Donovan's "Hurdy Gurdy Man" may be the creepiest song ever written about an obscure medieval instrument, but the Hurdy Gurdy did not give his recording its ominous sound. Those droning notes come from an Indian tanpura. Yet they evoke the title instrument, an ingenious musical invention set up primarily for the purpose of making drones. In the Middle Ages, it was known in Latin as the organistrum and the symphonia, and in French as the vielle à roue (the vielle with the wheel).
With a sound produced by a rosined wooden wheel, turned by a crank that set a number of strings in continuous droning vibration, the hurdy gurdy can, it's true, give off a bit of a folk horror vibe. From its very early, maybe 10th or 11th century origins in liturgical music, hurdy gurdy the instrument became associated with European folk music, shrinking from a beast played by two people to more portable dimensions, about the size of a large guitar and resembling a hand-cranked violin with keys for playing melodies on certain strings.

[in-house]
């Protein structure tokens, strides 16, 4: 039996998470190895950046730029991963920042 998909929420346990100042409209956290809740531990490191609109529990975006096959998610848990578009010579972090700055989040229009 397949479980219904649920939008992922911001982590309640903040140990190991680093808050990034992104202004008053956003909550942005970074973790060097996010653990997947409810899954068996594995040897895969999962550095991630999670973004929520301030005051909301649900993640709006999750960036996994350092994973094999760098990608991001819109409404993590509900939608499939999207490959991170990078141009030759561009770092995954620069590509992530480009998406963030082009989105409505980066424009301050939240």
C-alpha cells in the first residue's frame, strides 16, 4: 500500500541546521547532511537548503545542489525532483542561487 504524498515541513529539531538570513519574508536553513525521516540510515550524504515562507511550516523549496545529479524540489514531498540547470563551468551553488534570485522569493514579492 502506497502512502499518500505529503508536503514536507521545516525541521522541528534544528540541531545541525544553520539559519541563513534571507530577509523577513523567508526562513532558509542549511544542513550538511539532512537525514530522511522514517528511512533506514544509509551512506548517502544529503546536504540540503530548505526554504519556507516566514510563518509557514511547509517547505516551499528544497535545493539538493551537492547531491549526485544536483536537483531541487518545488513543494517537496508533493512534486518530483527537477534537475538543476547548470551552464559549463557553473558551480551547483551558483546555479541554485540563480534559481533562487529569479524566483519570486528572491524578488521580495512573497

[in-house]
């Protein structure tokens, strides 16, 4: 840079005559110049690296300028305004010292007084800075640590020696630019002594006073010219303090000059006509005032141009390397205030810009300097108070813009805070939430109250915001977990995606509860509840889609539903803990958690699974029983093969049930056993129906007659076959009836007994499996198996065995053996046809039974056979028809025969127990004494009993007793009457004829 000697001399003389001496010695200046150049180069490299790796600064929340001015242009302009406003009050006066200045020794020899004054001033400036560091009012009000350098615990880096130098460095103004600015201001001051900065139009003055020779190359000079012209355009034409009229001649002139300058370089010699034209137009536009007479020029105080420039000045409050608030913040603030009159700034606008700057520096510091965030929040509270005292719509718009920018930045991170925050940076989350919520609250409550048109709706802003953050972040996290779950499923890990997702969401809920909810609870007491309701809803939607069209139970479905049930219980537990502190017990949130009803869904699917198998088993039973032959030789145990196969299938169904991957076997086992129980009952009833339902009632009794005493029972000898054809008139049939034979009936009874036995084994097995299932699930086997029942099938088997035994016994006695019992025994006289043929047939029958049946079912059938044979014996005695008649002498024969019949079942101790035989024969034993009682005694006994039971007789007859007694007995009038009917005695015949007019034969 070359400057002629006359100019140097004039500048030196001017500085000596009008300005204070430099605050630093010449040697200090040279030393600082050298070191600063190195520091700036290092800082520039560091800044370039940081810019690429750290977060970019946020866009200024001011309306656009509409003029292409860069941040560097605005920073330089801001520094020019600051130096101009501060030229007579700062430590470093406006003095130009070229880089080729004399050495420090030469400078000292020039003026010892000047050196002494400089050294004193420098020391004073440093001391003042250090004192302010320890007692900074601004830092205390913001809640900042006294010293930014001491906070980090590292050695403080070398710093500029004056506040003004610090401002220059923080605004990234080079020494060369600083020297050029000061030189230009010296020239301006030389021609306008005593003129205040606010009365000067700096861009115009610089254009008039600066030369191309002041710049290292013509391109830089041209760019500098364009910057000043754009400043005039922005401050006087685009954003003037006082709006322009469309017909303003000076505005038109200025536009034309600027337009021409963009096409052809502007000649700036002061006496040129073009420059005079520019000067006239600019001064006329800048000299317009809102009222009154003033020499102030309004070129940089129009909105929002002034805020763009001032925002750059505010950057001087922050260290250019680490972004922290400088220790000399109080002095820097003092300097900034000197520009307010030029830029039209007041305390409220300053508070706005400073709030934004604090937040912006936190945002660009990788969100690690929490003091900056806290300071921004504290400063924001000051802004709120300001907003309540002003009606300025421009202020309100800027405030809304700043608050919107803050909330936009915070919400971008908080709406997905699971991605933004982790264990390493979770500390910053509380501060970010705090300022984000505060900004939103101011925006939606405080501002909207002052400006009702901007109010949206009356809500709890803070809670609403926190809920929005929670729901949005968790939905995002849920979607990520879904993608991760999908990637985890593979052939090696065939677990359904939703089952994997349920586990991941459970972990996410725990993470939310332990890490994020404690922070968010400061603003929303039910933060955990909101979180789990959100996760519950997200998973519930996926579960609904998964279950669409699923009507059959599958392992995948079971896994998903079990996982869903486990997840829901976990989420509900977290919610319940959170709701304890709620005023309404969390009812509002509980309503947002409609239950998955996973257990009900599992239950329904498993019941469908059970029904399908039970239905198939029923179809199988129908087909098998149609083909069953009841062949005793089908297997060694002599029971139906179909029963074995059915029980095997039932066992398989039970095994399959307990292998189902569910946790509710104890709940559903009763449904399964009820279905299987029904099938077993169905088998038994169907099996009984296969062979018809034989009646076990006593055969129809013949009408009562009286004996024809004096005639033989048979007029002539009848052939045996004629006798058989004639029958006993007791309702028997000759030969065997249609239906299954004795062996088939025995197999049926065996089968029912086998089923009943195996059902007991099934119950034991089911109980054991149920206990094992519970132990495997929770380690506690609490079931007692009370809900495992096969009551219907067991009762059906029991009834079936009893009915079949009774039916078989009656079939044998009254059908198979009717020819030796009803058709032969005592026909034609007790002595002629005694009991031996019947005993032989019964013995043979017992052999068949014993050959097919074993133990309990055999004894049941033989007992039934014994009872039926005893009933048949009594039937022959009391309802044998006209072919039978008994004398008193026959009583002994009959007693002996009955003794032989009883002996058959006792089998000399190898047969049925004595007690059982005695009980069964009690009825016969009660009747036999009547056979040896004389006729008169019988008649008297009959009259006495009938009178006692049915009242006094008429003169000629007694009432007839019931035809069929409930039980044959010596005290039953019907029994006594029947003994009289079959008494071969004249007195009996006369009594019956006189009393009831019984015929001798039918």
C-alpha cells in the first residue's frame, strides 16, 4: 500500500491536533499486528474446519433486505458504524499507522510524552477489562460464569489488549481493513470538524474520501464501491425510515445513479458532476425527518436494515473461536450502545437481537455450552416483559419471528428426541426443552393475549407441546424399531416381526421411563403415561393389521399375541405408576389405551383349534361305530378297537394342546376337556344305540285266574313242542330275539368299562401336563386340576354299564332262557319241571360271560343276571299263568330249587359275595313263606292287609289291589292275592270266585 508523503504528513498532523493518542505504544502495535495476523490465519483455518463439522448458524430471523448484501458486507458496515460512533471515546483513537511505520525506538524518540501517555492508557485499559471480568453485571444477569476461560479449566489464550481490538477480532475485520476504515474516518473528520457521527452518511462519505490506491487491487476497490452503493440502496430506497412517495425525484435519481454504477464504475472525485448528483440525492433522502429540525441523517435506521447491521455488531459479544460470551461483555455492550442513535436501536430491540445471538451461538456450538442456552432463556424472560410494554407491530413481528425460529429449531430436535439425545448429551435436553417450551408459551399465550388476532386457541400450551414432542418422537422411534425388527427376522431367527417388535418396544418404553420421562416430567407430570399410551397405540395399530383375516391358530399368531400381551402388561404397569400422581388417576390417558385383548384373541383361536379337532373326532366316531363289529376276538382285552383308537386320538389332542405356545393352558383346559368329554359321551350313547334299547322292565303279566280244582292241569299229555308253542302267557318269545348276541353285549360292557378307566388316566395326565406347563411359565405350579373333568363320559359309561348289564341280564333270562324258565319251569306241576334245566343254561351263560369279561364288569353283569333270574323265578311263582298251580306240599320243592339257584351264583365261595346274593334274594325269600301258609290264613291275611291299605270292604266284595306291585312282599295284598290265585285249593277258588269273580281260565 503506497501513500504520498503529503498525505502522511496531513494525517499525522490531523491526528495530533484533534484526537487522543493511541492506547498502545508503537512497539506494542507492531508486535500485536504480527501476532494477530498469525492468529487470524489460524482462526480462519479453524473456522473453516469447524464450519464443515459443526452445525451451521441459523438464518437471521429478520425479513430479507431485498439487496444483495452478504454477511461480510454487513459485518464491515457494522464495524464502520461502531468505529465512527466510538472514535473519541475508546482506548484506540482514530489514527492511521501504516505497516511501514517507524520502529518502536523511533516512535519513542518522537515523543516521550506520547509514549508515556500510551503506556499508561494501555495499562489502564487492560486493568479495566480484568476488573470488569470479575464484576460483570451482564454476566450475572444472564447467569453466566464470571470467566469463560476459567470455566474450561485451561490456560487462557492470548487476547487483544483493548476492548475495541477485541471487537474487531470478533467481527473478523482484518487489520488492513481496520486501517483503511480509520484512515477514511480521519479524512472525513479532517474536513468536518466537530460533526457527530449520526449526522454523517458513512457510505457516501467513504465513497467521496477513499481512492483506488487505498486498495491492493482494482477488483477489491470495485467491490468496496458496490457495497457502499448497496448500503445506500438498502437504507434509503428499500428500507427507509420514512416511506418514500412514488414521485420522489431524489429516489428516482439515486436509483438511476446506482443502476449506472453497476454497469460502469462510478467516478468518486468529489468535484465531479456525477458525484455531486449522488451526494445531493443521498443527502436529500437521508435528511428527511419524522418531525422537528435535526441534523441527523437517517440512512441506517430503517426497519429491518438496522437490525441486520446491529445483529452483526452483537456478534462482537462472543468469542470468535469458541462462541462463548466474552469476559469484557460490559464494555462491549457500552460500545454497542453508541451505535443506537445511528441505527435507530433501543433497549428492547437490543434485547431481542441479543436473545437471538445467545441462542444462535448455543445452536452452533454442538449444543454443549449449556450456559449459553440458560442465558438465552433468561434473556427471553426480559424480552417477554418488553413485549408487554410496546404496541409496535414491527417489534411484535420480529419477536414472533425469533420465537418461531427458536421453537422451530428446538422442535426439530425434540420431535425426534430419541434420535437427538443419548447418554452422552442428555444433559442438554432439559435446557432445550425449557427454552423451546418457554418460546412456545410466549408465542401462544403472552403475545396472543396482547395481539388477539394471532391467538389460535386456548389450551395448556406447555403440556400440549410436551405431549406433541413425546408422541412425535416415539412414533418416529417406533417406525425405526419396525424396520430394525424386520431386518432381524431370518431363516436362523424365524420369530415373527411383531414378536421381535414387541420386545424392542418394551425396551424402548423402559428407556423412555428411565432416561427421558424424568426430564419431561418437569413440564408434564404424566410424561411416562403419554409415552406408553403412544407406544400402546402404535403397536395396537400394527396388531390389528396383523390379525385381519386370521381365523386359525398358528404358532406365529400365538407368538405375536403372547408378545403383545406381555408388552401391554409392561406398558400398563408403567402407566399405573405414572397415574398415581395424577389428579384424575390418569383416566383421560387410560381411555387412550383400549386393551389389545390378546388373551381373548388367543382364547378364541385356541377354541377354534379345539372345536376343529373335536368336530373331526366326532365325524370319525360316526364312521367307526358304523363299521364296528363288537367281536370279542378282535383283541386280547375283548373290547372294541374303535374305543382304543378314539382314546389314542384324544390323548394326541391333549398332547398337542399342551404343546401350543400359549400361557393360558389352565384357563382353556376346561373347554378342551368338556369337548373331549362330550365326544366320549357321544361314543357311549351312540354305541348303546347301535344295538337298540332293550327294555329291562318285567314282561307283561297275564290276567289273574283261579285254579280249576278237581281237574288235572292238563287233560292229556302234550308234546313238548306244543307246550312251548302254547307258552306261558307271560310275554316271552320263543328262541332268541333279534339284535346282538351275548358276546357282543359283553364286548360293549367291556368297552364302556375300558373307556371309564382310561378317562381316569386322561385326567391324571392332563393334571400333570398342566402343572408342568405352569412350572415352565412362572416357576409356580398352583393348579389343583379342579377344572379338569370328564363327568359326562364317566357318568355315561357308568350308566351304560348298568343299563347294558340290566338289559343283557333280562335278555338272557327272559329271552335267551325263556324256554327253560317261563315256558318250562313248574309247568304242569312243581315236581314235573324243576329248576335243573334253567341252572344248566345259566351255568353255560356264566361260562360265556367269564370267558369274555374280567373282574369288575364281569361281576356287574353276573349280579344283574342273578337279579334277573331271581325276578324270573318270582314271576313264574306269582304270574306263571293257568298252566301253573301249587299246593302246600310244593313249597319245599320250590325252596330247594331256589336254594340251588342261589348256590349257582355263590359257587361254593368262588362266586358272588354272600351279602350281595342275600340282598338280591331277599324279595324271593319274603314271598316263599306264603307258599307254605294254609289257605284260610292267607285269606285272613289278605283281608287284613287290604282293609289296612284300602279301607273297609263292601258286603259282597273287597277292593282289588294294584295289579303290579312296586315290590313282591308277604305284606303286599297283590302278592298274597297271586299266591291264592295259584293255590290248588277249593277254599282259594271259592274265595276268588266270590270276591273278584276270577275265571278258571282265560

Though it grew smaller and more maneuverable, however, the instrument grew no less complicated. It's been called the equivalent of a medieval spaceship with its more than 80 moving parts.